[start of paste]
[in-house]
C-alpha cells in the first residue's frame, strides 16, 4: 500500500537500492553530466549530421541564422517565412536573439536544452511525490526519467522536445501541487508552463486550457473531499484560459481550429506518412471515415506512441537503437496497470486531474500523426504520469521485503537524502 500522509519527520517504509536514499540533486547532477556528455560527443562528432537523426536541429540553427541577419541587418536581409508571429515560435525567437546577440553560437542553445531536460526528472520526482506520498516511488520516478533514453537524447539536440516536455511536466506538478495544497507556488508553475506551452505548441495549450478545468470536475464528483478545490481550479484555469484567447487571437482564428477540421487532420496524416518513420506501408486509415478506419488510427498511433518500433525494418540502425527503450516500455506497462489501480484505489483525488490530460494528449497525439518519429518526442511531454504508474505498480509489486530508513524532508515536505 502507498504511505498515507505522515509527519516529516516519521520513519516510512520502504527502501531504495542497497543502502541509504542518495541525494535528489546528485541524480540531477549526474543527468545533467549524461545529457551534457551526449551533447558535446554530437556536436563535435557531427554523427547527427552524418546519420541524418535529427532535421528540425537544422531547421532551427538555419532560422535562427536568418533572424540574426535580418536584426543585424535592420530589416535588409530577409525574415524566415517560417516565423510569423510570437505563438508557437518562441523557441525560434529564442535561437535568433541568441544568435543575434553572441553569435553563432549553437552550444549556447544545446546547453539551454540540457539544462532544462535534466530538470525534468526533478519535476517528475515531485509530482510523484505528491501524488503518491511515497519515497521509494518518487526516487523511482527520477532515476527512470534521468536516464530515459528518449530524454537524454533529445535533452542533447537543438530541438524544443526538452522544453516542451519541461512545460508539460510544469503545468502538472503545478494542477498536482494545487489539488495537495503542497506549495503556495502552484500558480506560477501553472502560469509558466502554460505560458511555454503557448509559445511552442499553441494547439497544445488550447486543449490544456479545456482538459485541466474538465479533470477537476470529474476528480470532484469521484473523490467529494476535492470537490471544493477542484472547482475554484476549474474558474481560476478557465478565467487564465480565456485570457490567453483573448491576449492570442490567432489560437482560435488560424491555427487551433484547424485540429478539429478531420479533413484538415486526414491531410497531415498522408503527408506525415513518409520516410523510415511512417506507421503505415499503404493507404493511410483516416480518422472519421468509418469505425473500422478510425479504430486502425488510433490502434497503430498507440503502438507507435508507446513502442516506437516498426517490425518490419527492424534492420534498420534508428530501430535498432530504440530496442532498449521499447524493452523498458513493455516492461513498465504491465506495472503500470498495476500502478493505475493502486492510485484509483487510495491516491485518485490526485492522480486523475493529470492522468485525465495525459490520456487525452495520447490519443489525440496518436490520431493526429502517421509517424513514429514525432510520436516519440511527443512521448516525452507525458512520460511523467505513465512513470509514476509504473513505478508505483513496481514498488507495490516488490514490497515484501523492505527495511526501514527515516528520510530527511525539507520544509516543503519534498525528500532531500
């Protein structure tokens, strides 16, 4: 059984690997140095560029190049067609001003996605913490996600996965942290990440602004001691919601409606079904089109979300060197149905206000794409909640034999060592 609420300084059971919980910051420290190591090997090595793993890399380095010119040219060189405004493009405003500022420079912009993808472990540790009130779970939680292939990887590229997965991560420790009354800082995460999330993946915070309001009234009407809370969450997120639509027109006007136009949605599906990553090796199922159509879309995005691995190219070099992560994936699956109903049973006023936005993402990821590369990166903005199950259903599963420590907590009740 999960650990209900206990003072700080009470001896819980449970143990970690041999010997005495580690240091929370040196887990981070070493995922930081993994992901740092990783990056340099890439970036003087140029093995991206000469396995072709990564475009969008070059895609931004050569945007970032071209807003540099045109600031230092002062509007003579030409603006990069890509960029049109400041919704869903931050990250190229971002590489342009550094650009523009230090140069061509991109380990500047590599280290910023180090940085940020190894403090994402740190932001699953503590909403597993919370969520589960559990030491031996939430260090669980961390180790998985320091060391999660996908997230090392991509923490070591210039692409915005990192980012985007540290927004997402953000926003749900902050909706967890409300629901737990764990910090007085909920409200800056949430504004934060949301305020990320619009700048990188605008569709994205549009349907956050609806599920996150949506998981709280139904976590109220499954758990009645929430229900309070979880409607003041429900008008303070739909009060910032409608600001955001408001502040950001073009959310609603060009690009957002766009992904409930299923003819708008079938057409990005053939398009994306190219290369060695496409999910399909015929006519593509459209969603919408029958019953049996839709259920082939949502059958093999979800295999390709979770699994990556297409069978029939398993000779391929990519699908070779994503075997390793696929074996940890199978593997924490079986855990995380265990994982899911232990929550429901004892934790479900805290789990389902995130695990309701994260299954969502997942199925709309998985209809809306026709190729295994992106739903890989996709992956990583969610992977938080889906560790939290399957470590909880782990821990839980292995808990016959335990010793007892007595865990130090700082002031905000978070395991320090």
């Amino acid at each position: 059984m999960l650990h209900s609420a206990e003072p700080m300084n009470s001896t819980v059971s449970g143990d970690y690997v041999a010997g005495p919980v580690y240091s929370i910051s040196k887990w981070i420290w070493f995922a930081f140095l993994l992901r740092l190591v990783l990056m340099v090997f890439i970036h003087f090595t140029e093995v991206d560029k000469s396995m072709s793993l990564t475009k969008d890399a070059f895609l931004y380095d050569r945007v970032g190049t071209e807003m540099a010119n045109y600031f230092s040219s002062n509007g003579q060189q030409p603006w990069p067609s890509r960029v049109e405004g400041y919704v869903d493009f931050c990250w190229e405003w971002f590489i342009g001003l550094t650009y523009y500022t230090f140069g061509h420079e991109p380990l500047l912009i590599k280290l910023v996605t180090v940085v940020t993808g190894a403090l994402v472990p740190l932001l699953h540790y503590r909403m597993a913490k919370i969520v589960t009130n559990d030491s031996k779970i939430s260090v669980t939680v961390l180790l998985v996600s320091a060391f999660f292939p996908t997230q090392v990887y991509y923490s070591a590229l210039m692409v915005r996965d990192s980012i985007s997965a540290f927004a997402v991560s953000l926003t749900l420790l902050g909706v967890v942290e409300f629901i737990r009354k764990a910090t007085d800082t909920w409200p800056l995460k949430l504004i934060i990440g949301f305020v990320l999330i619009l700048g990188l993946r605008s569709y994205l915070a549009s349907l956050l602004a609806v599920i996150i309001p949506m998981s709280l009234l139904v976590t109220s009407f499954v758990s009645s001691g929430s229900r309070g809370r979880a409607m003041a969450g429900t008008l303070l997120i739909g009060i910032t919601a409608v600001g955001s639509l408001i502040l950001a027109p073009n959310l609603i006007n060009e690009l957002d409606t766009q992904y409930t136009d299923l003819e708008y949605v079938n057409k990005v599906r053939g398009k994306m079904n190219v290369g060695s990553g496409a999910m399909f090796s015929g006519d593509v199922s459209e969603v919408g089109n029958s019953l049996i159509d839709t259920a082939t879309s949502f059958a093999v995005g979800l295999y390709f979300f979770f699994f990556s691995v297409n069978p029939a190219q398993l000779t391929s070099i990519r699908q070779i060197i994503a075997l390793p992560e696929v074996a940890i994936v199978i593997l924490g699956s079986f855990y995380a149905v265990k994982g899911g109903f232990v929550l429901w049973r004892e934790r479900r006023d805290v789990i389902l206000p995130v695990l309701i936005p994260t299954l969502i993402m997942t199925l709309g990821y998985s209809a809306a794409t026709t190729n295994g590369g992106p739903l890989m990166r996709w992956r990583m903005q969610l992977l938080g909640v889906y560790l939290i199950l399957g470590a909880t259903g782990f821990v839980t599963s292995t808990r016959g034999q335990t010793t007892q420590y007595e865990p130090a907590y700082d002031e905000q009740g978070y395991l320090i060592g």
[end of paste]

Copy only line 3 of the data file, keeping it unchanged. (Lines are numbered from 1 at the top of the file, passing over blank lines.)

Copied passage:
């Protein structure tokens, strides 16, 4: 059984690997140095560029190049067609001003996605913490996600996965942290990440602004001691919601409606079904089109979300060197149905206000794409909640034999060592 609420300084059971919980910051420290190591090997090595793993890399380095010119040219060189405004493009405003500022420079912009993808472990540790009130779970939680292939990887590229997965991560420790009354800082995460999330993946915070309001009234009407809370969450997120639509027109006007136009949605599906990553090796199922159509879309995005691995190219070099992560994936699956109903049973006023936005993402990821590369990166903005199950259903599963420590907590009740 999960650990209900206990003072700080009470001896819980449970143990970690041999010997005495580690240091929370040196887990981070070493995922930081993994992901740092990783990056340099890439970036003087140029093995991206000469396995072709990564475009969008070059895609931004050569945007970032071209807003540099045109600031230092002062509007003579030409603006990069890509960029049109400041919704869903931050990250190229971002590489342009550094650009523009230090140069061509991109380990500047590599280290910023180090940085940020190894403090994402740190932001699953503590909403597993919370969520589960559990030491031996939430260090669980961390180790998985320091060391999660996908997230090392991509923490070591210039692409915005990192980012985007540290927004997402953000926003749900902050909706967890409300629901737990764990910090007085909920409200800056949430504004934060949301305020990320619009700048990188605008569709994205549009349907956050609806599920996150949506998981709280139904976590109220499954758990009645929430229900309070979880409607003041429900008008303070739909009060910032409608600001955001408001502040950001073009959310609603060009690009957002766009992904409930299923003819708008079938057409990005053939398009994306190219290369060695496409999910399909015929006519593509459209969603919408029958019953049996839709259920082939949502059958093999979800295999390709979770699994990556297409069978029939398993000779391929990519699908070779994503075997390793696929074996940890199978593997924490079986855990995380265990994982899911232990929550429901004892934790479900805290789990389902995130695990309701994260299954969502997942199925709309998985209809809306026709190729295994992106739903890989996709992956990583969610992977938080889906560790939290399957470590909880782990821990839980292995808990016959335990010793007892007595865990130090700082002031905000978070395991320090």